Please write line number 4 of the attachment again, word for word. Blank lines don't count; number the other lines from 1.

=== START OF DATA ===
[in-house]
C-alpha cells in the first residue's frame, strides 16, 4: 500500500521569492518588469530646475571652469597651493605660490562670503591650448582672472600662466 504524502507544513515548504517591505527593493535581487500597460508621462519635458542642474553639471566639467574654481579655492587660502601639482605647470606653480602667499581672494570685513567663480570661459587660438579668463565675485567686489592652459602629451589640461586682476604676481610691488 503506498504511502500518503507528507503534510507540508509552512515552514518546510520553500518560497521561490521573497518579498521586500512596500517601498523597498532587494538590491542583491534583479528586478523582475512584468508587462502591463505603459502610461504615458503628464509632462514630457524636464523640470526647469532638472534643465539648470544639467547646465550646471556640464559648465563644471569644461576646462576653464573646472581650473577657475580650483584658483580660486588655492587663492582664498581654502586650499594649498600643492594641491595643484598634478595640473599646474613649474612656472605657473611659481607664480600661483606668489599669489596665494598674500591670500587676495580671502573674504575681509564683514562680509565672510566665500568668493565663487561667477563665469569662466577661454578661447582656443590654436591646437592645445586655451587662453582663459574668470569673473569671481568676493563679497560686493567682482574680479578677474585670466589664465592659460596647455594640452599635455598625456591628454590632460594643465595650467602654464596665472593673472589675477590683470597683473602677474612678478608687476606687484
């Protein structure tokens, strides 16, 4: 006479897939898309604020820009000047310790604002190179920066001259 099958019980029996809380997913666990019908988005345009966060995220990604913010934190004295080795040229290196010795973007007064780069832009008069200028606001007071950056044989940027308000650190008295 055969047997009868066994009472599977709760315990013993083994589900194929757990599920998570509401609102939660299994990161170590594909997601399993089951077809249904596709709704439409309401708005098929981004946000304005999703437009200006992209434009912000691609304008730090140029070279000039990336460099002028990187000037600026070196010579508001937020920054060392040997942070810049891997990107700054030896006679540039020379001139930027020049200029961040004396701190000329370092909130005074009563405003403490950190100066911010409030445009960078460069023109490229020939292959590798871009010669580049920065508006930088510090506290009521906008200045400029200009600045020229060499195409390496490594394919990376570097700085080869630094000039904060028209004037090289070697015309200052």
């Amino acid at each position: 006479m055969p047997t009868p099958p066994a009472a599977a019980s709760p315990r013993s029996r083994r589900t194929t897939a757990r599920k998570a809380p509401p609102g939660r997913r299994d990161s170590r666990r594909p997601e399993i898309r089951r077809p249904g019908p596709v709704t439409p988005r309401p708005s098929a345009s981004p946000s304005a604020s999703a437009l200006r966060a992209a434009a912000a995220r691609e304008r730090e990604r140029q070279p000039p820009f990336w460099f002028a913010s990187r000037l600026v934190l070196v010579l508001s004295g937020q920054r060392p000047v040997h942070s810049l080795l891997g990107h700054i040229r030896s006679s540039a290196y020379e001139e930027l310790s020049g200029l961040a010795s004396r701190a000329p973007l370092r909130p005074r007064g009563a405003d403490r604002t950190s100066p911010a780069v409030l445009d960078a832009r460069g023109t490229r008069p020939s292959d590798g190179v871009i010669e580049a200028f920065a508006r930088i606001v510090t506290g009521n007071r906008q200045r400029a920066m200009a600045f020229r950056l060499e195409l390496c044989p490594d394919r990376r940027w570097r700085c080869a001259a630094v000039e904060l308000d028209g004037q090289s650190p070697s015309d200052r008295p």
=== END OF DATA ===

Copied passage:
């Amino acid at each position: 006479m055969p047997t009868p099958p066994a009472a599977a019980s709760p315990r013993s029996r083994r589900t194929t897939a757990r599920k998570a809380p509401p609102g939660r997913r299994d990161s170590r666990r594909p997601e399993i898309r089951r077809p249904g019908p596709v709704t439409p988005r309401p708005s098929a345009s981004p946000s304005a604020s999703a437009l200006r966060a992209a434009a912000a995220r691609e304008r730090e990604r140029q070279p000039p820009f990336w460099f002028a913010s990187r000037l600026v934190l070196v010579l508001s004295g937020q920054r060392p000047v040997h942070s810049l080795l891997g990107h700054i040229r030896s006679s540039a290196y020379e001139e930027l310790s020049g200029l961040a010795s004396r701190a000329p973007l370092r909130p005074r007064g009563a405003d403490r604002t950190s100066p911010a780069v409030l445009d960078a832009r460069g023109t490229r008069p020939s292959d590798g190179v871009i010669e580049a200028f920065a508006r930088i606001v510090t506290g009521n007071r906008q200045r400029a920066m200009a600045f020229r950056l060499e195409l390496c044989p490594d394919r990376r940027w570097r700085c080869a001259a630094v000039e904060l308000d028209g004037q090289s650190p070697s015309d200052r008295p």